During his senior year of college, Mr. Callaghan filmed a series called “Quarter Confessions,” featuring interviews with inebriated people on Bourbon Street. The series earned him coverage in Loyola’s student newspaper.
“Wherever he went, a moderate crowd would follow, some for a chance in front of the camera, others just to watch the spectacle unfold,” a reporter for The Loyola Maroon wrote in 2019.
When he graduated, Mr. Callaghan knew he wanted to take his interviews on the road. The summer after his freshman year, he’d hitchhiked across America for 70 days, meeting all kinds of people. But to do that full time, he’d need money: for transportation, to hire a video team, and basic living costs.
Mr. Callaghan connected with Doing Things Media, a company founded in 2017 that had built a network of popular meme accounts, in the hopes of brokering a partnership.
The founders, Derek Lucas and Reid Hailey, monetized the accounts by producing branded content, selling merchandise and licensing videos. At the time, Doing Things was interested in making more original content. Mr. Hailey said he had seen Mr. Callaghan’s videos from New Orleans and felt that his work could be a fit for the brand.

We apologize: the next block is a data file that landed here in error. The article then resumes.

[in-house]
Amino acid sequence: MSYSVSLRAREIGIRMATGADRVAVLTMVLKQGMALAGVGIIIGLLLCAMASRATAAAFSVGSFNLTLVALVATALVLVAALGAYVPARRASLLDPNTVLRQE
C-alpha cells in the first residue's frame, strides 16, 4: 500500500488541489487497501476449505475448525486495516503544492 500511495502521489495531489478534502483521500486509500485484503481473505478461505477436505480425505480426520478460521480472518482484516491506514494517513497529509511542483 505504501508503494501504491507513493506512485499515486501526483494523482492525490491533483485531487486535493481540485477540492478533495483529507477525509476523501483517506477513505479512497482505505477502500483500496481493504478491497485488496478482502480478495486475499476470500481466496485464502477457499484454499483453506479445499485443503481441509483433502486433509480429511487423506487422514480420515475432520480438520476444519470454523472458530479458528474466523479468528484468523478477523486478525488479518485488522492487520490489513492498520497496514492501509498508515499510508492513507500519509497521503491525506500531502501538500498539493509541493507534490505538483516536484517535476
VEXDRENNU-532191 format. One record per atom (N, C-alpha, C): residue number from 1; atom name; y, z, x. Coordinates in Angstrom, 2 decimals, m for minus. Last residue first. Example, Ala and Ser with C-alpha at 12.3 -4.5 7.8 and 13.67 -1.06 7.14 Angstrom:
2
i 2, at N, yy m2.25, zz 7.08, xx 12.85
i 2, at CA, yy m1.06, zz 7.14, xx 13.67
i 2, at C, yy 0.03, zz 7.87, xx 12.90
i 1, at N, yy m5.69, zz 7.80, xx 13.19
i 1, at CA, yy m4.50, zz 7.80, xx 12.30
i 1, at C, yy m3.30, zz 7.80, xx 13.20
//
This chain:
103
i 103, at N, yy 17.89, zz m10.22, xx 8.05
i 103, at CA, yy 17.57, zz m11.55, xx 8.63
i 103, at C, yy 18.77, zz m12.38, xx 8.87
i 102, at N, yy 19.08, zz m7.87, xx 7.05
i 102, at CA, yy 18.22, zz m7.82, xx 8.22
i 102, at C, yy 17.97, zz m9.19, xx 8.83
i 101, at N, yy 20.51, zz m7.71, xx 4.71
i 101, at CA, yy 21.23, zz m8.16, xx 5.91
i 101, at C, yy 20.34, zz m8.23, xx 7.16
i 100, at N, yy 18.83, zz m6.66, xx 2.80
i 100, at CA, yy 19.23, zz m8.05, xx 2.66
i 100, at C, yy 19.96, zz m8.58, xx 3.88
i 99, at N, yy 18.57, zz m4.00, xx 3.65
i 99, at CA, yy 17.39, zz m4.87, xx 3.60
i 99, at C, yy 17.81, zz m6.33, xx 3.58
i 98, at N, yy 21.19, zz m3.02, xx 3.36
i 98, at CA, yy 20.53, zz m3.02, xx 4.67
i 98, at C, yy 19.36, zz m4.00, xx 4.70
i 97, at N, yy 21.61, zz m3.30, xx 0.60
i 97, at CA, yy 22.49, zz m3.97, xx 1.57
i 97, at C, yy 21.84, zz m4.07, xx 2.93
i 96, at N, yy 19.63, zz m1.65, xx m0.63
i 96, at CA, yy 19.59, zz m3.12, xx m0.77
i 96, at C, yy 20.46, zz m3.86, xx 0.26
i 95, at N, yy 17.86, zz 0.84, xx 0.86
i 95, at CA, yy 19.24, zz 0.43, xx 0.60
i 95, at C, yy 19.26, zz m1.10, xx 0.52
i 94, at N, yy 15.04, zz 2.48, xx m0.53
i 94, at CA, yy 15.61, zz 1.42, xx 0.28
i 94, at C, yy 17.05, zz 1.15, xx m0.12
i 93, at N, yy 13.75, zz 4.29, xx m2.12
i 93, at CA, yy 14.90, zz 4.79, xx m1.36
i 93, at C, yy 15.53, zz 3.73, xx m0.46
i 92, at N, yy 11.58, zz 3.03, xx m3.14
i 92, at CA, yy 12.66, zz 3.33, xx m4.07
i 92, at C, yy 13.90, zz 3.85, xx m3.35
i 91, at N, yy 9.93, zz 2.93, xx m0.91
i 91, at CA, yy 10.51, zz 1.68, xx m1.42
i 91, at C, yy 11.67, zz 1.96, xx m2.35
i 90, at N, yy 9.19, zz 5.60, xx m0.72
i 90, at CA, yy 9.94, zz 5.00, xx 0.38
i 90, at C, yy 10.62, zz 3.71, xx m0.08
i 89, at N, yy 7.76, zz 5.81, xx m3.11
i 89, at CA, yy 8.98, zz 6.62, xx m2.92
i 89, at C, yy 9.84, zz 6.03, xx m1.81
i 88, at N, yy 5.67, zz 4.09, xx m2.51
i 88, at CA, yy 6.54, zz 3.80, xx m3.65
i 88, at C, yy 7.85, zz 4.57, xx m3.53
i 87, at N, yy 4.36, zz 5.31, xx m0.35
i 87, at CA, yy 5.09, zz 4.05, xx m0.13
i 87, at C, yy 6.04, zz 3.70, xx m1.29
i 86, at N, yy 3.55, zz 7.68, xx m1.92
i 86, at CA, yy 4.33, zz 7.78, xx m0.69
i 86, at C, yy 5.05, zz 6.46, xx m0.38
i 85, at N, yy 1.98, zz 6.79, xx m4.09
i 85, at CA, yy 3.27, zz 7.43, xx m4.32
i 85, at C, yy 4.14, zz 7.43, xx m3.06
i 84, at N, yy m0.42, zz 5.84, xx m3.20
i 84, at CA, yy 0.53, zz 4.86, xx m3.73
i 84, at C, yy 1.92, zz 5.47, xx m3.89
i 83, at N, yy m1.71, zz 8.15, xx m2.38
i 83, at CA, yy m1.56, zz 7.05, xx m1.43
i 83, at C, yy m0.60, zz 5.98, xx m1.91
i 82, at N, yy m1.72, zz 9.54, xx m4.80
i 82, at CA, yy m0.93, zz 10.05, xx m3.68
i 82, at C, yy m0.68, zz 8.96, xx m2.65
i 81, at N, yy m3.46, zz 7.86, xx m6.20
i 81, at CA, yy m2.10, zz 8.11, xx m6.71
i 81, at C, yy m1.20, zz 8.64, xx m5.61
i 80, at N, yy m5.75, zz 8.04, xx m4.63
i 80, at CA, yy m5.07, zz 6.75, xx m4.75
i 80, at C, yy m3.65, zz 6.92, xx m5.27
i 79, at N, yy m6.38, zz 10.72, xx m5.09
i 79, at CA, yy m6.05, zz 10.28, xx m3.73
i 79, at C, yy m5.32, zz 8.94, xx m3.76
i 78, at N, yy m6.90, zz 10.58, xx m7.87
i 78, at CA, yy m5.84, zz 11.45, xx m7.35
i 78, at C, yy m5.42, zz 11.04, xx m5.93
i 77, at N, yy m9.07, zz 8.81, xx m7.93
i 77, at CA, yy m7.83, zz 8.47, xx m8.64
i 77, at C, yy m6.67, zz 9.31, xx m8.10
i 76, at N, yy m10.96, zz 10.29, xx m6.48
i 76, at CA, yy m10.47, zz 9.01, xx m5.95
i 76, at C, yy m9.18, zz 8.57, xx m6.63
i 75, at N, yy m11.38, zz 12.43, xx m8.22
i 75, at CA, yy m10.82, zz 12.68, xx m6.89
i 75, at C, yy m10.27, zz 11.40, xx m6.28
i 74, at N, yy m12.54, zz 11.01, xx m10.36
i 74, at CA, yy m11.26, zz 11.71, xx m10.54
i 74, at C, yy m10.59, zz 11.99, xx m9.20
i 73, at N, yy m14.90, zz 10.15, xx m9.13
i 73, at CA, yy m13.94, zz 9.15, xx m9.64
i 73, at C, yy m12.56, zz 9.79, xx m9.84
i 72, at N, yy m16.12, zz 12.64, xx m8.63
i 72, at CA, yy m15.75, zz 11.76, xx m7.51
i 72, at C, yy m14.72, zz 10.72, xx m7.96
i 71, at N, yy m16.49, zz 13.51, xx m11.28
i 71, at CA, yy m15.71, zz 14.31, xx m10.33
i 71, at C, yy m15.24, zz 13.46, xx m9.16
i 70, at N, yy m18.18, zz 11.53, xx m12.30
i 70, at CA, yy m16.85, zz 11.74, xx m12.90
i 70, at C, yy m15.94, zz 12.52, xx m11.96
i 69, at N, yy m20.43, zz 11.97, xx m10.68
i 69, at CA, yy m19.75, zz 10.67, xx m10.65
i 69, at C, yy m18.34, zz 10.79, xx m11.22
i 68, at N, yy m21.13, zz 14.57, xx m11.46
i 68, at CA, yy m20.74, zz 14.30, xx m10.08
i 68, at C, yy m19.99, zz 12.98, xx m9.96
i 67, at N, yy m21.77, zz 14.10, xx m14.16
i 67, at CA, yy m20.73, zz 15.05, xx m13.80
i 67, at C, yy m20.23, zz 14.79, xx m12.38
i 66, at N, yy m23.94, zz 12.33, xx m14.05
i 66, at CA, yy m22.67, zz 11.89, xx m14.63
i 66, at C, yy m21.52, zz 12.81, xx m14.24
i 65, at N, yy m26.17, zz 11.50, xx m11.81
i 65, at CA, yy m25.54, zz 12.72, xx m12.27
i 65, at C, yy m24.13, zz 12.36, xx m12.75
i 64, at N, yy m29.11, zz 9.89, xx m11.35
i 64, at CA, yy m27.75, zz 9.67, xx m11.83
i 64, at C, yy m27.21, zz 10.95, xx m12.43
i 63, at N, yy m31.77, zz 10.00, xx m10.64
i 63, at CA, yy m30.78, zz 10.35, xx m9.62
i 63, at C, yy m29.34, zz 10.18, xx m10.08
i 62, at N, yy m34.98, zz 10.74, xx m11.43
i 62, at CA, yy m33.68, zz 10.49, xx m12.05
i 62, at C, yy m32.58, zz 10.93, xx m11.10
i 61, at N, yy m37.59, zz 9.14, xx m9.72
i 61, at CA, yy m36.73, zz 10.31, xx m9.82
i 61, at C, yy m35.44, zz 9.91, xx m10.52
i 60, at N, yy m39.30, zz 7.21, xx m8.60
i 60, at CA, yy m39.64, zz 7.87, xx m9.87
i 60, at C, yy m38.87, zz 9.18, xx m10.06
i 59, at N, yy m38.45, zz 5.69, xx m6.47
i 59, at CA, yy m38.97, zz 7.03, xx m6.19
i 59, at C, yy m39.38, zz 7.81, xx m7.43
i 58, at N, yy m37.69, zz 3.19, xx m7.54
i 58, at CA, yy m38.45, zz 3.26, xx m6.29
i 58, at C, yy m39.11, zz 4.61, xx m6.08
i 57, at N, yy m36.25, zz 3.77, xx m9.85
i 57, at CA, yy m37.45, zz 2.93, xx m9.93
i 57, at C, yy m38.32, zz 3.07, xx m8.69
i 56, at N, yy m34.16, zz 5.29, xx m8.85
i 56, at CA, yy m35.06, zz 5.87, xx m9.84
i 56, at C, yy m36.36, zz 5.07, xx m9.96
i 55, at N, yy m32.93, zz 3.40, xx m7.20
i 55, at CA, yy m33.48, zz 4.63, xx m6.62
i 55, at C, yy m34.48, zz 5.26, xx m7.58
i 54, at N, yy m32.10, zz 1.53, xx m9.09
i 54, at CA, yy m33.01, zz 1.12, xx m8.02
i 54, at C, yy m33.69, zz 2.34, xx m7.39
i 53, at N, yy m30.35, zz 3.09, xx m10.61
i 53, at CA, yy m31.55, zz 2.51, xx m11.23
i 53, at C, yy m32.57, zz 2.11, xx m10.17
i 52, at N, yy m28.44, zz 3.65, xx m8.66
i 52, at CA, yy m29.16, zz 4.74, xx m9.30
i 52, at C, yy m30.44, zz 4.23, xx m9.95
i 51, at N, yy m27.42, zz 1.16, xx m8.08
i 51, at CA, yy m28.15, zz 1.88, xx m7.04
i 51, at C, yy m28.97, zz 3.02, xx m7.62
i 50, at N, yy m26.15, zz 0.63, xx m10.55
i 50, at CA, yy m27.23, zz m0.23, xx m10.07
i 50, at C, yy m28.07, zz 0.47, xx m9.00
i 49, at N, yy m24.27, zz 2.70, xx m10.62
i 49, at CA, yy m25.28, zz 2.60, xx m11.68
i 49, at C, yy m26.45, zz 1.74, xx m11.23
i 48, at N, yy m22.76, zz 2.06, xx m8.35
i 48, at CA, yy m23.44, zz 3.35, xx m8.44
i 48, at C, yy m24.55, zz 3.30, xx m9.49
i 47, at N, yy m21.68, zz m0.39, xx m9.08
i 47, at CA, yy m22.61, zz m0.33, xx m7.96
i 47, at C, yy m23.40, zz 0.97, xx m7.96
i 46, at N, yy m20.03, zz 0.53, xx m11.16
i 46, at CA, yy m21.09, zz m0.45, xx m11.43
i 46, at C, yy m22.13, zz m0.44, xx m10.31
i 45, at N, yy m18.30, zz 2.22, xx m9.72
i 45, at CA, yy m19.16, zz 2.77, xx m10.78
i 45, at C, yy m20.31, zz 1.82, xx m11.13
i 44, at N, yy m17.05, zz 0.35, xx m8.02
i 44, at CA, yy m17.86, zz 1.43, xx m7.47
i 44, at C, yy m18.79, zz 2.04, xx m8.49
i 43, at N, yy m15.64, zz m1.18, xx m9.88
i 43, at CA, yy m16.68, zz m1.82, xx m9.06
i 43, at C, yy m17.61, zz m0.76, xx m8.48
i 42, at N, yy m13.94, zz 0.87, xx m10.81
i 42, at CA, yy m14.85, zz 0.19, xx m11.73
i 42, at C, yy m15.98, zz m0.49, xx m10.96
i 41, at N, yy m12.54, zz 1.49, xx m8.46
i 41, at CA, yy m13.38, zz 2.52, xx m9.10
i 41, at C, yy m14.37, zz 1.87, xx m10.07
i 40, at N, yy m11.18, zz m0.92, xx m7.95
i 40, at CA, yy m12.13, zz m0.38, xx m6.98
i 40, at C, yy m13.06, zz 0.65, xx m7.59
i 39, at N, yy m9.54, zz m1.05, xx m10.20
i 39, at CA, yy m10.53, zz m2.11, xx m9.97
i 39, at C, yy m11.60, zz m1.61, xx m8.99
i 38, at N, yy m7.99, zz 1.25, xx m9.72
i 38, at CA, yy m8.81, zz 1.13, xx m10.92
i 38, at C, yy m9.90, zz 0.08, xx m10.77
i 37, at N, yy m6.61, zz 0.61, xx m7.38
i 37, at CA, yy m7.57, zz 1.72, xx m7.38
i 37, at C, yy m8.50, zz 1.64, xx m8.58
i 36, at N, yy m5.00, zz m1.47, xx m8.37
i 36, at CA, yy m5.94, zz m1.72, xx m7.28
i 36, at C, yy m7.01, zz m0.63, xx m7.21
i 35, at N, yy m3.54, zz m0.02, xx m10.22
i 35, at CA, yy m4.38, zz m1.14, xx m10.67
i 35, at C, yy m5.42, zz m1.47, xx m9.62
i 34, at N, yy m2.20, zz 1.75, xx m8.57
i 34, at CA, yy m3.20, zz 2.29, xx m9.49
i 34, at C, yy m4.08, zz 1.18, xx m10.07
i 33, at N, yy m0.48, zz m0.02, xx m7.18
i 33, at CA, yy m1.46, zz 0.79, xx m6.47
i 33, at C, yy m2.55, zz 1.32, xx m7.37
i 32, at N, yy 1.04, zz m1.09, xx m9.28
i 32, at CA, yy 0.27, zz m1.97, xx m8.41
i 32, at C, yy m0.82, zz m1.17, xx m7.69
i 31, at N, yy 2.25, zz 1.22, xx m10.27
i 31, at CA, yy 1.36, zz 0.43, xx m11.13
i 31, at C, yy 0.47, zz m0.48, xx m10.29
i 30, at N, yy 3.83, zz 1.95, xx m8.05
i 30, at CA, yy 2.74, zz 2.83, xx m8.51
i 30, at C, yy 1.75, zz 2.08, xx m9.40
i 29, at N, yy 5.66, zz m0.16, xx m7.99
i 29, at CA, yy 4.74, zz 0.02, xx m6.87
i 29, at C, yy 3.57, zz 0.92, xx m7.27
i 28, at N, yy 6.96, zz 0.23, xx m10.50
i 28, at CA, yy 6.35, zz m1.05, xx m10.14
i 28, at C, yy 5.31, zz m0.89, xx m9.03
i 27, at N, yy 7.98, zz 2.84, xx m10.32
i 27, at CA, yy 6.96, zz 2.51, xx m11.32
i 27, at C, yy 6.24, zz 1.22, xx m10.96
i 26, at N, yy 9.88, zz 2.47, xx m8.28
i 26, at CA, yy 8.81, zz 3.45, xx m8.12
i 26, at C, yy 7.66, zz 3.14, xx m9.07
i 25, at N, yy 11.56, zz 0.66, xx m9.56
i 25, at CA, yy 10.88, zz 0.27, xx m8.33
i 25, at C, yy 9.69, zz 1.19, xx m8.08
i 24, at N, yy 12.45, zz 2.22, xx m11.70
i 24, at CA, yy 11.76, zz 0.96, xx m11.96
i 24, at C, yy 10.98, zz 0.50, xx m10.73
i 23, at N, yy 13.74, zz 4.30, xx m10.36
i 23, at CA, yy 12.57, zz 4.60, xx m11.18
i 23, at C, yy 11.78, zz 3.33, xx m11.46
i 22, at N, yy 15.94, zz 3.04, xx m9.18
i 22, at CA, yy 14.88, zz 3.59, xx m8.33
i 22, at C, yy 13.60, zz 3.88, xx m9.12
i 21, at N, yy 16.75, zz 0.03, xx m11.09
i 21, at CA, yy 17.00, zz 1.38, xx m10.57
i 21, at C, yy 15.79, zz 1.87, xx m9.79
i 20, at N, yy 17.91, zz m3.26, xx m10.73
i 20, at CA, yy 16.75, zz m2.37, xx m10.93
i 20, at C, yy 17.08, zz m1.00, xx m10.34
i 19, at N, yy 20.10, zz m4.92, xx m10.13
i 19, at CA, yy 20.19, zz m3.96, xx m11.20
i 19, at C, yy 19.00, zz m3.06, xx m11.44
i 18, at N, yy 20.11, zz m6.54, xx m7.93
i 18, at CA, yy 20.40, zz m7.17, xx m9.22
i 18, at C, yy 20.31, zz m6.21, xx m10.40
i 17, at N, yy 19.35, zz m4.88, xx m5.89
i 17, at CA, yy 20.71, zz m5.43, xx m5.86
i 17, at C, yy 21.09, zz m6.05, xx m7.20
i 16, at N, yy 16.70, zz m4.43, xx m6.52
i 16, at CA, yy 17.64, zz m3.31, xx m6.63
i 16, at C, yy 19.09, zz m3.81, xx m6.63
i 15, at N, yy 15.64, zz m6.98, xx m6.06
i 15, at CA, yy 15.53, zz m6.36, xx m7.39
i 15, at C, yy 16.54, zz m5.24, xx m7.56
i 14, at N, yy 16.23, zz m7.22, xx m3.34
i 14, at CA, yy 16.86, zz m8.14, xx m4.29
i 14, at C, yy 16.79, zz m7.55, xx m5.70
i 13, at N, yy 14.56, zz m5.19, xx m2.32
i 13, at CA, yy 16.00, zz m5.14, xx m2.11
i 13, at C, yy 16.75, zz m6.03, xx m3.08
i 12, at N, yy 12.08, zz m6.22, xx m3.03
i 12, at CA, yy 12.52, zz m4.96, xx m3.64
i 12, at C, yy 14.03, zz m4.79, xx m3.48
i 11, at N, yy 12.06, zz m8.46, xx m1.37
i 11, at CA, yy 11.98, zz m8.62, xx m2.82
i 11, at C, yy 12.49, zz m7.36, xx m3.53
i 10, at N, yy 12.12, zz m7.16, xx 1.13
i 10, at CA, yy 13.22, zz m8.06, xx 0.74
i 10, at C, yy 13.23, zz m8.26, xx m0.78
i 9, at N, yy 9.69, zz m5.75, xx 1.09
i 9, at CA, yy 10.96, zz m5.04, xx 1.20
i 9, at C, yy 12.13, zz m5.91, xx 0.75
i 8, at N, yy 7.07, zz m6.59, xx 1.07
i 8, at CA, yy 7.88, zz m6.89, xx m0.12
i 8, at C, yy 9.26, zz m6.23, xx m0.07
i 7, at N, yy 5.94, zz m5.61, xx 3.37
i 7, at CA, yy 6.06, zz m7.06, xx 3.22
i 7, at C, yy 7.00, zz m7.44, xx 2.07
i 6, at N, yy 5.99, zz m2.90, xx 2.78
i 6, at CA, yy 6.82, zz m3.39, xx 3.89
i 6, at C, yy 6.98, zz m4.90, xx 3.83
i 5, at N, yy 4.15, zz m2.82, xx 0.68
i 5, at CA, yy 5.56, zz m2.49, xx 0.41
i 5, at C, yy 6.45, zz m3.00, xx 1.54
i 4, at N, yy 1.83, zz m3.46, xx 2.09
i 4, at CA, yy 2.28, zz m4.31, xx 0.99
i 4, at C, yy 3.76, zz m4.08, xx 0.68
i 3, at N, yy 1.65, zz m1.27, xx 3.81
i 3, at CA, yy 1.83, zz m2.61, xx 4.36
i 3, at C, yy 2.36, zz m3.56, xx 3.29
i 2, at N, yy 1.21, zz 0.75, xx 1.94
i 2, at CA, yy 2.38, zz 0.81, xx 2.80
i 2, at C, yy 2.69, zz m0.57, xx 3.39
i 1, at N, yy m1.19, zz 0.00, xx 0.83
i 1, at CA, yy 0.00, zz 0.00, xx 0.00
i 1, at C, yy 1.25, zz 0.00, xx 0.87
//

“I was like, ‘Yo, if you guys buy me this R.V., I’ll make a sick show out of it and it’ll be a cultural exploration of America,’” Mr. Callaghan told Vice in a video from January. “That’s how it started: I convinced a company to buy me an R.V.” (He declined to comment for this article.)
In addition to the R.V., Doing Things offered Mr. Callaghan a salary of $45,000, plus additional money for equipment and production costs, and later, profit-sharing, according to people involved in the agreement. They hired two of Mr. Callaghan’s childhood best friends, Nic Mosher and Evan Gilbert-Katz, to help make the show. All Mr. Callaghan had to do was sign a contract. It was a no-brainer.
The group set off in the fall of 2019. Mr. Callaghan, always dressed in his signature suit, interviewed people at Burning Man, the Area 51 raid, a Flat Earth conference and a festival for furries (people who dress up as anthropomorphic animal characters for fun); the tone of the show was often humorous. As Mr. Callaghan’s audience grew, he started to get recognized at events.
Doing Things pushed the crew for higher output but continued to grant Mr. Callaghan creative control.
Political News or ‘Party Content’?